12 hours on bike raises money for `Y' campers

PLAYING AROUND

Howard At Play

February 01, 2004|By LOWELL E. SUNDERLAND

NOT ALL of the wackiness associated with tomorrow will be at Gobbler's Knob up in Punxsutawney, Pa., where, raised by a pudgy guy in a top hat, Phil the drowsy groundhog will indicate his vibe about when spring will arrive.

In Ellicott City tomorrow, you can experience - for a good cause, of course - a decades-younger, less flashy, far more parochial Feb. 2 event.

Just take a check and look for Troy Weaver, the energetic executive director, on a bike in the Howard County YMCA's lobby in gym clothes of some kind.

We're talking about the fifth YMCA Great Groundhog Day Ride. It's a ride in which Weaver, promoted a few months back to head the local Y, pedals his heart out for 12 hours and gets nowhere.

Which doesn't mean he doesn't achieve anything.

The event is a fund-raiser for the Howard County YMCA on Montgomery Road, and Weaver, who began doing this when he was fitness director, puts his body on the line in the name of generating scholarships for kids to attend Y programs.

By day's end, which means talking with just about everyone who enters the Y tomorrow, he is hoping to raise more than $2,000. That's enough money to pay the weekly way for at least one child to attend the Y's day camps this summer. Donations also can be mailed to the Y, in care of the Great Groundhog Day Ride, 4334 Montgomery Road, Ellicott City 21043.

Weaver, a triathlete who also teaches indoor cycling, will ride a stationary bike in the lobby from 7 a.m. to 7 p.m., along with some volunteers who try to keep pace. Last year, Weaver said, he went through 15 riding partners.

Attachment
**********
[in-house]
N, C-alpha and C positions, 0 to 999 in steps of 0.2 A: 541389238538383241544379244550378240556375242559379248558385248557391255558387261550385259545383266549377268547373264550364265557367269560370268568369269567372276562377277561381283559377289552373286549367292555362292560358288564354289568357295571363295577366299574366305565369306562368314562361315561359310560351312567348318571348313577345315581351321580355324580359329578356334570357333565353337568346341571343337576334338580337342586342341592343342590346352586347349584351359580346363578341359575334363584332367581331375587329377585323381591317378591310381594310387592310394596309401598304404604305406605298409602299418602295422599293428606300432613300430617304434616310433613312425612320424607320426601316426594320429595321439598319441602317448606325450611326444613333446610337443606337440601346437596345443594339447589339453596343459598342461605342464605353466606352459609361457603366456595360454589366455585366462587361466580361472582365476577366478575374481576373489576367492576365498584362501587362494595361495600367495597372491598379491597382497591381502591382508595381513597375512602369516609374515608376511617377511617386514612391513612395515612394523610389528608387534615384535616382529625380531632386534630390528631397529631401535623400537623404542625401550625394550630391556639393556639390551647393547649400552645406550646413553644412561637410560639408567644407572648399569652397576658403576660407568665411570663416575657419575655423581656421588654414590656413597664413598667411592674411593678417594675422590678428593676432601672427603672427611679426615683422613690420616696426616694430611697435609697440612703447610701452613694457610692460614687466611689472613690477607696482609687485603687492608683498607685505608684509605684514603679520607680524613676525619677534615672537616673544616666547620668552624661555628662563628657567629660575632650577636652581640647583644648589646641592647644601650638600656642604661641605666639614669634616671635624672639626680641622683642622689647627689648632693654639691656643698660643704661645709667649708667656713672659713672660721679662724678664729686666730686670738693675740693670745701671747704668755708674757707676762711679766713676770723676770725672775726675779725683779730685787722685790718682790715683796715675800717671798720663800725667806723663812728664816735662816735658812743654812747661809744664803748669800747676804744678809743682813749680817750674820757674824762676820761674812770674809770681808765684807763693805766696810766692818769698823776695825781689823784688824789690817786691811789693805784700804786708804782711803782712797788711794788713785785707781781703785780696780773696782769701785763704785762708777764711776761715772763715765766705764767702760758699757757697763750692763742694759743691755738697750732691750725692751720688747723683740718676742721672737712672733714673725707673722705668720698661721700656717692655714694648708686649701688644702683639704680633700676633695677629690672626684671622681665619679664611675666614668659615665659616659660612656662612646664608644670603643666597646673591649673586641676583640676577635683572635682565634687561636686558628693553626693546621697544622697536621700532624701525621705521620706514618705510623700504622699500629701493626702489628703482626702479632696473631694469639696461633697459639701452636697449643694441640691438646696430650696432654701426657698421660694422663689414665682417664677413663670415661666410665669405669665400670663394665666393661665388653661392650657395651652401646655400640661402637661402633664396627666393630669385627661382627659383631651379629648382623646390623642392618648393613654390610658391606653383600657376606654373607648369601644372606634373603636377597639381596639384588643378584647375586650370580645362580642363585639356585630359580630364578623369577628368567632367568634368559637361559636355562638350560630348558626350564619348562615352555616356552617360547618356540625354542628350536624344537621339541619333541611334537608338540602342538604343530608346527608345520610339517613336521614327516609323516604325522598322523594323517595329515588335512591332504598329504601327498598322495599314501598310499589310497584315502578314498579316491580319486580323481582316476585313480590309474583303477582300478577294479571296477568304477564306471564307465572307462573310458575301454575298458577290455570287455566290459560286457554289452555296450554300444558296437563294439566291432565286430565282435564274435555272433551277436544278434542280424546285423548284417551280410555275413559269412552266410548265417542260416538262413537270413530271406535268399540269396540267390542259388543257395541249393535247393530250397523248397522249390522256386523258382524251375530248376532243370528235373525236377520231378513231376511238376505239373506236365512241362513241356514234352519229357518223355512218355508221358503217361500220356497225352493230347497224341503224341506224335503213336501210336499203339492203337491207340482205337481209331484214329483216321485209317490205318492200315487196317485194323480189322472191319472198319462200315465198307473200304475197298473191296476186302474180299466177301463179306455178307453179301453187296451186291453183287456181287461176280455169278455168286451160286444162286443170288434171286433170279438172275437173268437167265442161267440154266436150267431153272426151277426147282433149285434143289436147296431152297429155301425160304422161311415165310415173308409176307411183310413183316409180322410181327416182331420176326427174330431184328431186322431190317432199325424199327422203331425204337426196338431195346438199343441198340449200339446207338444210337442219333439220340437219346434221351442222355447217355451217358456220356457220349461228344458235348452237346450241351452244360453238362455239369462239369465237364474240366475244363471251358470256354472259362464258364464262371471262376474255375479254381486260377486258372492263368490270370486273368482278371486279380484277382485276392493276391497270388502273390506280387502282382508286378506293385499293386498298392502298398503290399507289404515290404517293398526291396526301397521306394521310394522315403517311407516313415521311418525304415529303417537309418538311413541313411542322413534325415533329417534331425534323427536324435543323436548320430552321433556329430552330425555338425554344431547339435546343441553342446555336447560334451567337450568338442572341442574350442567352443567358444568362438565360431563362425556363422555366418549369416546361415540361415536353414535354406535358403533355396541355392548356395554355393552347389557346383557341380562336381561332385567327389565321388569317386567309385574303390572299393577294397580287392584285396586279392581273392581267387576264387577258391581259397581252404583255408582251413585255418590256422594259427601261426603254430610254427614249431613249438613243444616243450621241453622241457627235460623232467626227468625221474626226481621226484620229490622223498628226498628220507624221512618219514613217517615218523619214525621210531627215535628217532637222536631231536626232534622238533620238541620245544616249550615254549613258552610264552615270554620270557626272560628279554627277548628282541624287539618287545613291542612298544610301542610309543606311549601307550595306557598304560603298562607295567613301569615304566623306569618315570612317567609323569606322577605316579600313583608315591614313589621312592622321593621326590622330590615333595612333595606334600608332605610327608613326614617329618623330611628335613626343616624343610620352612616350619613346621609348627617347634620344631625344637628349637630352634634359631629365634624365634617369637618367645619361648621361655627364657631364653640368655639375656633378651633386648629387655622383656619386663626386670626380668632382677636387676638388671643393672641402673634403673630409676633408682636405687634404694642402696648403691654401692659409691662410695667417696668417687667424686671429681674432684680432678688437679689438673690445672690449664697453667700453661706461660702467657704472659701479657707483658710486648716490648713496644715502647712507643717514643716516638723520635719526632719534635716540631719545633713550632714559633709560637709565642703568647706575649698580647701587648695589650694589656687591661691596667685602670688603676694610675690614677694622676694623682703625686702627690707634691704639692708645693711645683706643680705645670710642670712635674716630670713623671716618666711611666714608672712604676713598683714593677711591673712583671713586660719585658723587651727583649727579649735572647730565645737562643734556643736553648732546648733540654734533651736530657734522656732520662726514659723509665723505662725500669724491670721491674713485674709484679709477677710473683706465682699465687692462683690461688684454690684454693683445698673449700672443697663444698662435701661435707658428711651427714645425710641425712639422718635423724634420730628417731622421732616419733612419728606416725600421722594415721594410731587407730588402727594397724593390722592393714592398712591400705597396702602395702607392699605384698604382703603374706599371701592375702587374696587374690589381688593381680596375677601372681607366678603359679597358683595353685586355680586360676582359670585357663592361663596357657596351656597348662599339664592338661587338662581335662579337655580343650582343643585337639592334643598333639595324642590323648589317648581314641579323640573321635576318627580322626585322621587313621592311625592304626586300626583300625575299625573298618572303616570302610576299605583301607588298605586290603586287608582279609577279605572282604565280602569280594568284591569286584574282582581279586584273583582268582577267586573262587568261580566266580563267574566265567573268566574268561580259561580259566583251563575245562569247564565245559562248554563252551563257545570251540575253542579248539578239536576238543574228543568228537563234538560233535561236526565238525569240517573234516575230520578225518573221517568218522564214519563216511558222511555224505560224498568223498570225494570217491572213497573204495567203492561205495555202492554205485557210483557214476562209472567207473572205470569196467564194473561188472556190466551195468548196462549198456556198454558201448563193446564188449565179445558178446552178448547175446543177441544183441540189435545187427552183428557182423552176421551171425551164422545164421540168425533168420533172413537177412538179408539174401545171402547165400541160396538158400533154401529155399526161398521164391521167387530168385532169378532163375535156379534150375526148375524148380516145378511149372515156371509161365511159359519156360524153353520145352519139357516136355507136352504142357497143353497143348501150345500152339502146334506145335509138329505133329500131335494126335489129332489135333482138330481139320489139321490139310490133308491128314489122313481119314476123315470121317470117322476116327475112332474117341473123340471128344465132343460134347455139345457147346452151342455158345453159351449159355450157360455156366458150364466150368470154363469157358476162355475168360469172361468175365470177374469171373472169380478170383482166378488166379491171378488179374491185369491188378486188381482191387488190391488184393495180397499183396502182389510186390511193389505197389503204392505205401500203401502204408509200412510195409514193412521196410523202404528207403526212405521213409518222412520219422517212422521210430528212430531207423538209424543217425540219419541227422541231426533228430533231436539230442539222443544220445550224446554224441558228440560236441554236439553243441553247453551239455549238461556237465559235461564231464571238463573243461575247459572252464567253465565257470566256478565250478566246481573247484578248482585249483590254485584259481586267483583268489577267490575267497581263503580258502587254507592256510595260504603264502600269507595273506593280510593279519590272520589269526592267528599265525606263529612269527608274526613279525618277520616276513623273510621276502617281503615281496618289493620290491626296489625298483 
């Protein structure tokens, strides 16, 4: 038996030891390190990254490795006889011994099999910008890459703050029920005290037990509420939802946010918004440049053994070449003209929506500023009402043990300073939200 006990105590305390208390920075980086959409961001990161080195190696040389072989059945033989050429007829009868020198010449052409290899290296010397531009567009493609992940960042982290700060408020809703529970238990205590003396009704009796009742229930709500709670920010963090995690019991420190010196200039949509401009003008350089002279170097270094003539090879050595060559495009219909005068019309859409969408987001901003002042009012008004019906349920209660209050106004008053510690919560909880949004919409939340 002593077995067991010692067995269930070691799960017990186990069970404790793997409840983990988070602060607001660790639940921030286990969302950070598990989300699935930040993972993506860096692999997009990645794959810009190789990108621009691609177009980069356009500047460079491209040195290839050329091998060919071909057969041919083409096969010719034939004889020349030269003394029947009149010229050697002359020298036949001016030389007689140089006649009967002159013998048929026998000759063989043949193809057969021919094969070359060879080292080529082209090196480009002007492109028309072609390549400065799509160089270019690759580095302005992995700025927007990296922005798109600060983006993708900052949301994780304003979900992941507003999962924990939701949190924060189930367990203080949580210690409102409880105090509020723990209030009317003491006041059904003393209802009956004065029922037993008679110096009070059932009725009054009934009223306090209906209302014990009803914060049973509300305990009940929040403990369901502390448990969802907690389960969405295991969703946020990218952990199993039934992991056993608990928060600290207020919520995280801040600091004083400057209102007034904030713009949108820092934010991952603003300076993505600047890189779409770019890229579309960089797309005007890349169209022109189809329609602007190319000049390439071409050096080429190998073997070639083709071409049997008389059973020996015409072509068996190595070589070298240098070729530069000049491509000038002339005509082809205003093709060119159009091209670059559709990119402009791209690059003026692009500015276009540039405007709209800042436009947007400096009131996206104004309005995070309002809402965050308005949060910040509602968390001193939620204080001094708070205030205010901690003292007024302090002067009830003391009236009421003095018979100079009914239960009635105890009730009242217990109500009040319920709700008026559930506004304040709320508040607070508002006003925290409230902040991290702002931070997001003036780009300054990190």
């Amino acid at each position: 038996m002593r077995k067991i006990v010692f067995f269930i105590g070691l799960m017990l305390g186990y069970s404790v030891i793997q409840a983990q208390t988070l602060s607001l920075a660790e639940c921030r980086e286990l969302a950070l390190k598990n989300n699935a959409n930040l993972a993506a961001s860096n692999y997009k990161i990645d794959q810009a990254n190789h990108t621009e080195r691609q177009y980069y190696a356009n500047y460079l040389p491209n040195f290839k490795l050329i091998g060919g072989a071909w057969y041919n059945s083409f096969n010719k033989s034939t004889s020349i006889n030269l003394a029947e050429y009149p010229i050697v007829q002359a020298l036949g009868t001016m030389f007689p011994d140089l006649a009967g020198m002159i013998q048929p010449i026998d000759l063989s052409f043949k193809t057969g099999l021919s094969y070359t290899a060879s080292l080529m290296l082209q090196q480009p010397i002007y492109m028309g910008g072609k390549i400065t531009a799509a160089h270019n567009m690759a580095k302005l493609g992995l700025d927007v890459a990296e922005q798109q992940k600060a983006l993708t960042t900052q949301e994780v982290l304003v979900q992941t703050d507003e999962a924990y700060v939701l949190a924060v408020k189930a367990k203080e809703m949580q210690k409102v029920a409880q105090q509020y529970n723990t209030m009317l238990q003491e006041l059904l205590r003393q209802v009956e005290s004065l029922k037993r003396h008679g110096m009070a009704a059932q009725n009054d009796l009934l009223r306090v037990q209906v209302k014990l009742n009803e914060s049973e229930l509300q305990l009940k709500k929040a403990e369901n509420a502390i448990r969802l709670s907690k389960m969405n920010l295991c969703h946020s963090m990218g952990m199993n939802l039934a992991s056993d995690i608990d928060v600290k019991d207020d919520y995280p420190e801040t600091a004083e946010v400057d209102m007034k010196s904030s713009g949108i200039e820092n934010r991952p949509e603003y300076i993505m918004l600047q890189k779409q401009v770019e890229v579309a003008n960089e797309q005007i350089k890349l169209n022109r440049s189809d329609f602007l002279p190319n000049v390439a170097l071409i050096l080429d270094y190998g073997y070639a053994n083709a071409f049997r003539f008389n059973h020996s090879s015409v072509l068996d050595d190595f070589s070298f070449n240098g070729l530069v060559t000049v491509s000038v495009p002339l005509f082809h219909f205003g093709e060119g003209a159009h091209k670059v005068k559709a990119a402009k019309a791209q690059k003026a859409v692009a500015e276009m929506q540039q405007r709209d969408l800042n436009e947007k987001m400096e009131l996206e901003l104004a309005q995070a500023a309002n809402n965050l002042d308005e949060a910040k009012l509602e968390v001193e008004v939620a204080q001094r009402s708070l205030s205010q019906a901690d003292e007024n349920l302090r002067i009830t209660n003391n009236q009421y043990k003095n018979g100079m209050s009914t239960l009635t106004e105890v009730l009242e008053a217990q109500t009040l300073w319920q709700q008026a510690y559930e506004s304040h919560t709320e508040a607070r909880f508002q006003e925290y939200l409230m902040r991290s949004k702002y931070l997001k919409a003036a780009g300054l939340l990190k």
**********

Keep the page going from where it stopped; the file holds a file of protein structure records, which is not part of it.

He also went through a dozen bottles of liquids, ranging from water to sports drinks to iced tea, not to mention six high-energy bars, three bananas, two sandwiches and "lots of cookies."

He figures he will total something over 200 miles, using a pace for much of the time of 11 mph to 15 mph, which he describes as "not blazing but trucking along - and yes, there are times when nobody's looking that I'll slow down."

And when the day ends, we asked, how do you feel?

"Pretty whipped," Weaver replied.

Making a splash

Sue Mangan, a resident of Columbia's Kings Contrivance village who has coached swimming for six years at the Columbia Swim Center, began to realize she was onto something last year.

In the middle of the day, she said she realized that a lot of women with young children were coming to the center in Wilde Lake Village Green to swim, and they liked having even an informal regimen to follow, instead of just doing laps.

And that has evolved into a masters swimming program with 25 regular swimmers, all but two women. That's enough to book lanes for an hour's training three days a week, Mangan said, as well as to register with the U.S. Masters Swimming, the national governing body for organized older swimmers.

And this month, she's hoping more people show enough interest to open lanes on other days of the week, as well.

"We're still in our infancy, but it's a service to the community that we feel can grow some more," she said. Some of her charges, feeling peppier because of the training systems Mangan has them do, are beginning to talk about competing, as well.

The group is part of the Columbia Aquatics Association, which operates the youth team, the Clippers. And Mangan's group is resurrecting masters swimming at the Columbia Park and Recreation Association facility. The center once had a masters program, Mangan said, but it functioned either early in the morning or in the evening and faded away several years ago for lack of interest, leaving the Howard County Y's masters the county's only outlet for older swimmers.

Male or female, if you'd like to know more about Mangan's daytime program, call the Columbia facility at 410-730-7000.

Along the sidelines

Walking: The Columbia Volksmarch Club, a walking group, is in sort of an off-season right now but is promoting with other clubs a new statewide challenge, "Rediscover Maryland." You can get rewards for completing a walk in each of Maryland's 23 counties and in Baltimore between now and the end of 2006. Information: www.mdvolks.org or www.geocities.com/walkcolumbia.

This is a great way to exercise noncompetitively, explore the state and make acquaintances.

Call the writer at 410-332-6525 or send e-mail to lowell.sunderland@baltsun.com.

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